Broderick “Chris” Landry has resigned his position on the Town of White Castle’s Town Council after a Baton Rouge television station investigation uncovered information indicating he was not allowed by law to serve in public office.
Landry pleaded guilty in April to a charge of trafficking pre-retail drugs following a raid on a pharmacy in Grosse Tete.
His conviction was made in a federal court and was followed by the indictment of the now resigned councilman and four other people.
Louisiana state statutes prohibit an elected official to continue serving, but Landry did not step down until he was faced with the results of a WBRZ investigation.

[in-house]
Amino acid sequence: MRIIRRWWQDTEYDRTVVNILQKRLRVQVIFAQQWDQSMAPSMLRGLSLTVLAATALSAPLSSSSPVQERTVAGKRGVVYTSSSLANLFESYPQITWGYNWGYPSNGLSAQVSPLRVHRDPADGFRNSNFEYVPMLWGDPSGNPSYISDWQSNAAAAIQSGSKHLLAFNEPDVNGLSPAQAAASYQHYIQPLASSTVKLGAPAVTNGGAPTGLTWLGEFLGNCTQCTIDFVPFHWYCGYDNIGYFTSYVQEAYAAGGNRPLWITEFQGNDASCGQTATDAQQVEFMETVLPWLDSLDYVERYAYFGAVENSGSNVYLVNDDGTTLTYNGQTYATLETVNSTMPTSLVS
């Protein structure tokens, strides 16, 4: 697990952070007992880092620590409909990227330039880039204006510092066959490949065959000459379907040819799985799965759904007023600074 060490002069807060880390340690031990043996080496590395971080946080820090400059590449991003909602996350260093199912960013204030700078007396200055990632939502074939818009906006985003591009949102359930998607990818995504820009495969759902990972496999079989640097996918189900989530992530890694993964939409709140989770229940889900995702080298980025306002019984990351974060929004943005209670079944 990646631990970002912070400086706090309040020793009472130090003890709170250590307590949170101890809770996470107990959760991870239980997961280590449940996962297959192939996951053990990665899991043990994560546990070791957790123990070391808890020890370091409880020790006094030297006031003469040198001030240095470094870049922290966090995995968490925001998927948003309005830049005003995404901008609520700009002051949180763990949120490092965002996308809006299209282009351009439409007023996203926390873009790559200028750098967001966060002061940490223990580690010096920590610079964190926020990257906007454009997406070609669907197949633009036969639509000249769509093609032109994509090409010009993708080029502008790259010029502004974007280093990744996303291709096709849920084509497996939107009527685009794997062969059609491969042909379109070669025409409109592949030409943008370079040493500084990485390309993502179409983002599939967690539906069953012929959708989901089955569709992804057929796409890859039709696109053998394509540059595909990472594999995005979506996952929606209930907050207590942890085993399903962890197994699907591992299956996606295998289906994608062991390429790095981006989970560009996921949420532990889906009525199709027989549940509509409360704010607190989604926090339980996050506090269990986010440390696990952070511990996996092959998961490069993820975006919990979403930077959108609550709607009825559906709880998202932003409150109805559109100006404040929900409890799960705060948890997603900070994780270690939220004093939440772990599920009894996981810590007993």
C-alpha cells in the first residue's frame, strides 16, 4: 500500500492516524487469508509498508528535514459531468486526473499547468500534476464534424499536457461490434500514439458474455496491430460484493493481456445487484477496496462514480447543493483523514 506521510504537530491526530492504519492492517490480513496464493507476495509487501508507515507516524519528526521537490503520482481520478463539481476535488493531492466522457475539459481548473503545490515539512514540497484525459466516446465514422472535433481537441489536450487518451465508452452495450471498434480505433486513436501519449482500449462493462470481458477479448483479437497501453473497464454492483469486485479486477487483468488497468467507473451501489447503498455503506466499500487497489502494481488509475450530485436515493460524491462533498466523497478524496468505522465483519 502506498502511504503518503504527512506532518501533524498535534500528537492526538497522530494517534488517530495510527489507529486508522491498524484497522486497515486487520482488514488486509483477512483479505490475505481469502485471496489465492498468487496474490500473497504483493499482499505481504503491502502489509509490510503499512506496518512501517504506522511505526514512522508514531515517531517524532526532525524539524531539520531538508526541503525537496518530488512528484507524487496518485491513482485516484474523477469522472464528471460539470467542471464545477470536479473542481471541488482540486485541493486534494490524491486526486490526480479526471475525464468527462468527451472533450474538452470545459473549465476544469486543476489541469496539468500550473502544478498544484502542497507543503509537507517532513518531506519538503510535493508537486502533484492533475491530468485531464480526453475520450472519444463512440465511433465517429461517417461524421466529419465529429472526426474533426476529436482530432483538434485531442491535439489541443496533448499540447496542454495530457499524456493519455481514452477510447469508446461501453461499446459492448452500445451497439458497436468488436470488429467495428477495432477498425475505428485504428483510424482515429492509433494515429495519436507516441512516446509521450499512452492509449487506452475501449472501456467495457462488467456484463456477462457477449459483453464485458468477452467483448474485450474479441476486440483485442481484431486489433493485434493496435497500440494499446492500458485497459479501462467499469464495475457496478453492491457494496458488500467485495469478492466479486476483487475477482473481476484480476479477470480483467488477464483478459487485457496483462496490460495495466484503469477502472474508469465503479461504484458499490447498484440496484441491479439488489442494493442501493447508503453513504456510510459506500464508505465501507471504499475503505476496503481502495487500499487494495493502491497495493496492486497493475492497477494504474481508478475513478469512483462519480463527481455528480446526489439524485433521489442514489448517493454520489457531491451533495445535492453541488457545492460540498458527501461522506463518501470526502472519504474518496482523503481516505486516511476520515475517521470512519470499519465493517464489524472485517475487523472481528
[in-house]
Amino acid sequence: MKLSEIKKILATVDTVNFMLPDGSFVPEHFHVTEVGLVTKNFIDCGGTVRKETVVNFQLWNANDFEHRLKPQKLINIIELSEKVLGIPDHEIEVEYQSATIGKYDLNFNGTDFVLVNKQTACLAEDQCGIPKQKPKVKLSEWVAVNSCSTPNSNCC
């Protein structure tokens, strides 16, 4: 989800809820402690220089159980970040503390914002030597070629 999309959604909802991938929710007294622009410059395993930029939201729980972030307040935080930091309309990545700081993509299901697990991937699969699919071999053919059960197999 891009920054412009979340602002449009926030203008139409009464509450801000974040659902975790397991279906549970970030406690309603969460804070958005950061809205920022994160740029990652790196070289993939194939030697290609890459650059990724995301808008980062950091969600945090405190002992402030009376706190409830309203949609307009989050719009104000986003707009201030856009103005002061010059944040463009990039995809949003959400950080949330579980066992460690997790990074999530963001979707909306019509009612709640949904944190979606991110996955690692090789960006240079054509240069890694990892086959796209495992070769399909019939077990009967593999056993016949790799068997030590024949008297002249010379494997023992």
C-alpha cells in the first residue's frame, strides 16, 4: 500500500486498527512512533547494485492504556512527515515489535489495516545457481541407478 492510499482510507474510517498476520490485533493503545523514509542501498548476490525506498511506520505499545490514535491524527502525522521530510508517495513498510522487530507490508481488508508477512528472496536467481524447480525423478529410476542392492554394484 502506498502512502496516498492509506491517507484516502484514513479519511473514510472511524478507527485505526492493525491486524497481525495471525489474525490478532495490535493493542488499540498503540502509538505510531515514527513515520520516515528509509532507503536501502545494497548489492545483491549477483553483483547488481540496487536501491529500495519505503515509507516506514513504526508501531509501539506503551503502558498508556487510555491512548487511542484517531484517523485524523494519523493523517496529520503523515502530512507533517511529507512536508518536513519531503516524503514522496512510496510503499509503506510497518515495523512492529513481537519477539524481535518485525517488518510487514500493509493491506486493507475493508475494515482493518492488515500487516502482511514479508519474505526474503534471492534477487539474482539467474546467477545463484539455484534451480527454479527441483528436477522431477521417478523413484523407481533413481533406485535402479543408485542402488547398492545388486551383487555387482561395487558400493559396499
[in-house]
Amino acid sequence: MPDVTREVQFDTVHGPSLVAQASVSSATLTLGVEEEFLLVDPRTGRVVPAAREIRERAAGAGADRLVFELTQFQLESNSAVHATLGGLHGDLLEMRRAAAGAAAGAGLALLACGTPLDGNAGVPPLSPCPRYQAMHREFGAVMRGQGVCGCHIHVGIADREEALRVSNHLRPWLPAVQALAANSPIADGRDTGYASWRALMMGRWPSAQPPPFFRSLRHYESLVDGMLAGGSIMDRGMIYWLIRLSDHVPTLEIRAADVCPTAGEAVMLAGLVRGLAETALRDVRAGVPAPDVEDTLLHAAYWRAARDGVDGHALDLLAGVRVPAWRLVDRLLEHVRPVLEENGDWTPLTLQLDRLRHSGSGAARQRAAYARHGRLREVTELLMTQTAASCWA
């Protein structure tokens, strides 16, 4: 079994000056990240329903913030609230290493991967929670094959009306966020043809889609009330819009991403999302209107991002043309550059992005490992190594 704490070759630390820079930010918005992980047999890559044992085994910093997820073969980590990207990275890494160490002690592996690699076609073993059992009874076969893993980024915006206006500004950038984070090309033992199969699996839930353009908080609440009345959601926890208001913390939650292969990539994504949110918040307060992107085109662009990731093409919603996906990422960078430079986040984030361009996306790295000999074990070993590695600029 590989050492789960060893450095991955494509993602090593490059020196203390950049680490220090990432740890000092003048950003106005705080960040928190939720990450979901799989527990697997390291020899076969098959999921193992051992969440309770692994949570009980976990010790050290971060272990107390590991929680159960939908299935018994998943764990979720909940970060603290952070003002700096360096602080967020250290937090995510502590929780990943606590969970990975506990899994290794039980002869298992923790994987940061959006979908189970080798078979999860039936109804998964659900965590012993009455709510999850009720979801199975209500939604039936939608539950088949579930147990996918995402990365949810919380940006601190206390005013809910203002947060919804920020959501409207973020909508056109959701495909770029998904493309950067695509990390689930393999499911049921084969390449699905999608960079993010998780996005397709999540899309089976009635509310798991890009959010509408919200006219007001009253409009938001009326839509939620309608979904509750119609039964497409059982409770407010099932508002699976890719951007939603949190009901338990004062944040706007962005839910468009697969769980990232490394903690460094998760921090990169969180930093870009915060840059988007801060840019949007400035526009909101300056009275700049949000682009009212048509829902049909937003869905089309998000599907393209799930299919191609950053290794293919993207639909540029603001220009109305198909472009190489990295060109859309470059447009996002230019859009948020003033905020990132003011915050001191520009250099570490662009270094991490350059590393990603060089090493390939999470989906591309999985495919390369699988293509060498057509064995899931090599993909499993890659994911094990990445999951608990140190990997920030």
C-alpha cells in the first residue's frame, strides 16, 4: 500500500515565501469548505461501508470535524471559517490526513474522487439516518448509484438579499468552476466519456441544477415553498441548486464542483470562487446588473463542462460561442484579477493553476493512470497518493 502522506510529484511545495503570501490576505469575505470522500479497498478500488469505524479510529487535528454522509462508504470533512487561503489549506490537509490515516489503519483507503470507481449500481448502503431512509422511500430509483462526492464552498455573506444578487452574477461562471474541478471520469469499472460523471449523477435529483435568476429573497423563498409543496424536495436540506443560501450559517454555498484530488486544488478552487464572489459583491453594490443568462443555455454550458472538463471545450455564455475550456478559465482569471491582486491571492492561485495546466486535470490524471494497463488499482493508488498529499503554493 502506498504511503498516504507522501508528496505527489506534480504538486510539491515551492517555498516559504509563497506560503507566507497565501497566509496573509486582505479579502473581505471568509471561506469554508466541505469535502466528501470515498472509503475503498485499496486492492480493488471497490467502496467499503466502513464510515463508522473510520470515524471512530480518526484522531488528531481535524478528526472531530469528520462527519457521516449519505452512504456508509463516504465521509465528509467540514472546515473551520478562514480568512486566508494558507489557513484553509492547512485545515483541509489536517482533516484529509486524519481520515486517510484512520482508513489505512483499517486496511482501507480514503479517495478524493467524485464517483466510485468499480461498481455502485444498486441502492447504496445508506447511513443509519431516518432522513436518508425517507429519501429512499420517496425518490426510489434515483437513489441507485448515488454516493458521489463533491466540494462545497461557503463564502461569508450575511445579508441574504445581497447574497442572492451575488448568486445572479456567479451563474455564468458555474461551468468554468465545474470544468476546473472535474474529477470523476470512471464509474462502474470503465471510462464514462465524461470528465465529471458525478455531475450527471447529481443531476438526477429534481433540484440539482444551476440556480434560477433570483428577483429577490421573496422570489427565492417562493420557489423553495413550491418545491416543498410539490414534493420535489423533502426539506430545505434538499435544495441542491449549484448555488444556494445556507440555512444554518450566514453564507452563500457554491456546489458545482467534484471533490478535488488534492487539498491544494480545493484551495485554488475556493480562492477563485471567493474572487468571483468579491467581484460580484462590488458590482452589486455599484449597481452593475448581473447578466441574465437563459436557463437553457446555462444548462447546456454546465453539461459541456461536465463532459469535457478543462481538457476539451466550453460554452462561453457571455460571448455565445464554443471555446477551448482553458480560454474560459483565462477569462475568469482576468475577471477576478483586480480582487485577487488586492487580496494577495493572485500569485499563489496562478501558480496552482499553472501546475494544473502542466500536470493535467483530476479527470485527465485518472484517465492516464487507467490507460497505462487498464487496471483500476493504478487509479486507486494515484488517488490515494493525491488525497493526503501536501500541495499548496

The state law requires elected officials who have been convicted of a felony to be suspended and their pay – from taxpayer dollars – should be discontinued.
Landry chose instead to continue to hold his seat on the council and continue to collect his $800 monthly in spite of the conviction for the felony.
WBRZ contacted town attorney Valencia Landry and reported she told its reporters the conviction was not yet final until the sentencing phase.
The station also reported two attorney general opinions – one from 1992 and the other from 2013 – that said a guilty plea has the same legal effect as a conviction and the official should be immediately suspended without pay.
Court records indicate Landry is set to be sentenced some time this month and faces up to 20 years in prison and a $250,000 fi